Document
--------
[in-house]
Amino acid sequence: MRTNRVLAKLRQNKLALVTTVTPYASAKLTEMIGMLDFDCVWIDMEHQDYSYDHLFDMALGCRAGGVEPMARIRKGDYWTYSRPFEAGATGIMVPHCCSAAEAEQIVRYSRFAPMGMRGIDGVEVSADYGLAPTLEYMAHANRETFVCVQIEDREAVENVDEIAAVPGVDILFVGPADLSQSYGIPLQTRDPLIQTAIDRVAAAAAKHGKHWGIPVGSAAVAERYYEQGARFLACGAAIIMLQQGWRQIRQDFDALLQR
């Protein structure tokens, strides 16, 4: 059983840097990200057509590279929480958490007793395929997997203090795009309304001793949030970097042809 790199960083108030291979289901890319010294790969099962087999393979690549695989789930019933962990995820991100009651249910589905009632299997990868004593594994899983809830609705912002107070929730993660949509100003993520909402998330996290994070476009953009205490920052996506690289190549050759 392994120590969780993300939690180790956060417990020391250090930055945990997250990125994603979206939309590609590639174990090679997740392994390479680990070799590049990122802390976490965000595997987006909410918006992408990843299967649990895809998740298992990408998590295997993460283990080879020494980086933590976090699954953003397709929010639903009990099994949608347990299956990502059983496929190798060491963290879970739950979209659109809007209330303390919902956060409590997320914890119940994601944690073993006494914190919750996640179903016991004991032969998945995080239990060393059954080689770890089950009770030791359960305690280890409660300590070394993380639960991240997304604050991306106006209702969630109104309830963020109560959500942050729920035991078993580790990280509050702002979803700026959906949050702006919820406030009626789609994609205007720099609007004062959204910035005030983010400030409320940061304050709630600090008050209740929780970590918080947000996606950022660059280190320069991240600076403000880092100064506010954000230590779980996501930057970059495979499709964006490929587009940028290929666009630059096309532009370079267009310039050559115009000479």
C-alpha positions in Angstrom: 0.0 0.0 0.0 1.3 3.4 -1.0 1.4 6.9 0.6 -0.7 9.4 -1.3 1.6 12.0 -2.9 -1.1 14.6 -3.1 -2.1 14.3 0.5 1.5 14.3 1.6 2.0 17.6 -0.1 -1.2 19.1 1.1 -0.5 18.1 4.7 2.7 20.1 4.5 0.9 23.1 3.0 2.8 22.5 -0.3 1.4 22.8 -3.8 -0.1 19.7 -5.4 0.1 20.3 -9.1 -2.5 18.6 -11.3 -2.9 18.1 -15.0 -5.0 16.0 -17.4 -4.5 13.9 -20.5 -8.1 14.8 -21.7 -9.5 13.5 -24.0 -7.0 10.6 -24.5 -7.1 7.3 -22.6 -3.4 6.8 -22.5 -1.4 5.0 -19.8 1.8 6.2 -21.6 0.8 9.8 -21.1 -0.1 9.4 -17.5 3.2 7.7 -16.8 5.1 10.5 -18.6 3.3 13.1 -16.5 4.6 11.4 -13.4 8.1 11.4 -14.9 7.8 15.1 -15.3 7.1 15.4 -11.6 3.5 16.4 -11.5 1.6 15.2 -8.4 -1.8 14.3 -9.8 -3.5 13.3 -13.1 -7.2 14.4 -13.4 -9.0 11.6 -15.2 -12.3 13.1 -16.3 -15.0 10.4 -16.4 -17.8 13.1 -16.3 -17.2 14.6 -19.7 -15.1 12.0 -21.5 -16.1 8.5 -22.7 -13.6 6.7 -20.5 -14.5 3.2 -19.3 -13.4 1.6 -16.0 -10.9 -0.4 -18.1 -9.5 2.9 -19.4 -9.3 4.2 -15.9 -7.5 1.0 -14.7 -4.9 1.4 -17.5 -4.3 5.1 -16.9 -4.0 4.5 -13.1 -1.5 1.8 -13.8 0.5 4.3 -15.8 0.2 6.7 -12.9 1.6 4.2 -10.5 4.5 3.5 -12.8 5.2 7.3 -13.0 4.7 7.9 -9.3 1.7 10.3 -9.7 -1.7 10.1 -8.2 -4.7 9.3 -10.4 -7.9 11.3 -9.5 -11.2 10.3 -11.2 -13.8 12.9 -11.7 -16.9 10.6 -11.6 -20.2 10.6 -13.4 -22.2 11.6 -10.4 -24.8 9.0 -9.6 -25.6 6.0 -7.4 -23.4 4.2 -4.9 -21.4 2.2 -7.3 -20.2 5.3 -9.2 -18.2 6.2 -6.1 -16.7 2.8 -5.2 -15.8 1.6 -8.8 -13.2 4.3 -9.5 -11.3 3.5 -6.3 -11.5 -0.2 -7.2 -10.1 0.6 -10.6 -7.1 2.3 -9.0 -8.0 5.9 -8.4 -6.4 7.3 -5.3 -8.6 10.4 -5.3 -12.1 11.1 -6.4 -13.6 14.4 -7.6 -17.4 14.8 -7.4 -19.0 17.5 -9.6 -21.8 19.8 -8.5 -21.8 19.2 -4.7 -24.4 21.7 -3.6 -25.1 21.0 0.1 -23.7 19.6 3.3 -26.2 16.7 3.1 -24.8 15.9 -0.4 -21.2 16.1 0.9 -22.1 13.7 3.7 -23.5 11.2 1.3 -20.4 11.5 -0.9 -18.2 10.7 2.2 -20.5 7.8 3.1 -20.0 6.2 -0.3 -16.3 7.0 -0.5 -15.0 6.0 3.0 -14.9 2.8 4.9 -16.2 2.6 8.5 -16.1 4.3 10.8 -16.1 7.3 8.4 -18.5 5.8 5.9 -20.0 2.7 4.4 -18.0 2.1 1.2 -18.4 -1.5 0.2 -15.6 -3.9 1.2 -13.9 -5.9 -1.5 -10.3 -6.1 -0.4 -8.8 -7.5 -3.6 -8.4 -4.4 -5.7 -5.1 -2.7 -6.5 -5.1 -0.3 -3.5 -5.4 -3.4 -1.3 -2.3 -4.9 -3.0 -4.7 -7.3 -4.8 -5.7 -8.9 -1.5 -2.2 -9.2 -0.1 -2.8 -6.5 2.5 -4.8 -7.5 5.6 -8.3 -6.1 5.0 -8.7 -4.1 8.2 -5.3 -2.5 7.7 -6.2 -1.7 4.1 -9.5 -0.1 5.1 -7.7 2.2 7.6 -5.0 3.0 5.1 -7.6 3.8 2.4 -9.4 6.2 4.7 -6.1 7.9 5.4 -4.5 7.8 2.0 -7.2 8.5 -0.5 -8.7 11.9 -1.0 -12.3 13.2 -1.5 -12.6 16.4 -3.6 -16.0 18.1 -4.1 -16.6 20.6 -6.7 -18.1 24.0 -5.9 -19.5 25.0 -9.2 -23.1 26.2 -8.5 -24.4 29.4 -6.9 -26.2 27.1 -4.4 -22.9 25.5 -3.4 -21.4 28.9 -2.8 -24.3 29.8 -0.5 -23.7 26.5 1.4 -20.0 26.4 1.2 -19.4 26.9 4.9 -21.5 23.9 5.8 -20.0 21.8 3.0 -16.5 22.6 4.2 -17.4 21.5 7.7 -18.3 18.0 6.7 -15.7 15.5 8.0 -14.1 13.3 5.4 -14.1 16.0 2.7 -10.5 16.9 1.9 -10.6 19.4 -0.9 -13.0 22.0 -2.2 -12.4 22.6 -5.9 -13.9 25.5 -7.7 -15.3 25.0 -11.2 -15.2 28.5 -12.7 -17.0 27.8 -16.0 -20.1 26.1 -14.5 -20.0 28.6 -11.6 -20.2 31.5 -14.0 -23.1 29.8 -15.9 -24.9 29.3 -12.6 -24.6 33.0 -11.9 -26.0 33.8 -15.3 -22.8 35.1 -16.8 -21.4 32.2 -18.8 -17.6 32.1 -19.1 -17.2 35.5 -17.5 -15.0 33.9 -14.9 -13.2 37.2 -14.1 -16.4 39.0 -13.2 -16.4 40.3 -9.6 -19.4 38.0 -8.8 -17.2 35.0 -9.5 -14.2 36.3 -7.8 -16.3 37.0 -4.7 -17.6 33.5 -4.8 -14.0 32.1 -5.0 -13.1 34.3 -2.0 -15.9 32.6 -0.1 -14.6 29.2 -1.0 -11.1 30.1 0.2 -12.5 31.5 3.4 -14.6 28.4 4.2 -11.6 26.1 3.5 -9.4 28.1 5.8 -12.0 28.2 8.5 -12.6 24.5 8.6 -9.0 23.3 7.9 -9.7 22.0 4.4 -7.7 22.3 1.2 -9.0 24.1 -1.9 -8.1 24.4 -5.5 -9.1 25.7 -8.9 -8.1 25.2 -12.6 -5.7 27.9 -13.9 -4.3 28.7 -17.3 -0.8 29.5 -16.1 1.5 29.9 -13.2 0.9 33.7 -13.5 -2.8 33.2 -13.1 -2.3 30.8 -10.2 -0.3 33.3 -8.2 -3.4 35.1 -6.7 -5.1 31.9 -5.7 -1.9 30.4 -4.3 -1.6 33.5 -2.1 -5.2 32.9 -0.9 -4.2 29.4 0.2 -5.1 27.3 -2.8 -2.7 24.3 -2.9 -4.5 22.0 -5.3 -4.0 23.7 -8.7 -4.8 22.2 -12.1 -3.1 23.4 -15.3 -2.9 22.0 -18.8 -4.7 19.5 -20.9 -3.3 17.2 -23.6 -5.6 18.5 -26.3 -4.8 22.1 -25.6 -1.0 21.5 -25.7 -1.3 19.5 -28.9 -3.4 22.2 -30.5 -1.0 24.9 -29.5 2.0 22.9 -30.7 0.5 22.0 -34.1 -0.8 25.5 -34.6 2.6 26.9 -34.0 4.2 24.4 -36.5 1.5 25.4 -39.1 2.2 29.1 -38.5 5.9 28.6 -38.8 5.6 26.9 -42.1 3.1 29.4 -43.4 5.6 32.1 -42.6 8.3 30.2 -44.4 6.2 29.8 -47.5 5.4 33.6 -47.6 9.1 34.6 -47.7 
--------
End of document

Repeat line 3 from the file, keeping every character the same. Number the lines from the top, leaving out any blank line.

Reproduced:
């Protein structure tokens, strides 16, 4: 059983840097990200057509590279929480958490007793395929997997203090795009309304001793949030970097042809 790199960083108030291979289901890319010294790969099962087999393979690549695989789930019933962990995820991100009651249910589905009632299997990868004593594994899983809830609705912002107070929730993660949509100003993520909402998330996290994070476009953009205490920052996506690289190549050759 392994120590969780993300939690180790956060417990020391250090930055945990997250990125994603979206939309590609590639174990090679997740392994390479680990070799590049990122802390976490965000595997987006909410918006992408990843299967649990895809998740298992990408998590295997993460283990080879020494980086933590976090699954953003397709929010639903009990099994949608347990299956990502059983496929190798060491963290879970739950979209659109809007209330303390919902956060409590997320914890119940994601944690073993006494914190919750996640179903016991004991032969998945995080239990060393059954080689770890089950009770030791359960305690280890409660300590070394993380639960991240997304604050991306106006209702969630109104309830963020109560959500942050729920035991078993580790990280509050702002979803700026959906949050702006919820406030009626789609994609205007720099609007004062959204910035005030983010400030409320940061304050709630600090008050209740929780970590918080947000996606950022660059280190320069991240600076403000880092100064506010954000230590779980996501930057970059495979499709964006490929587009940028290929666009630059096309532009370079267009310039050559115009000479």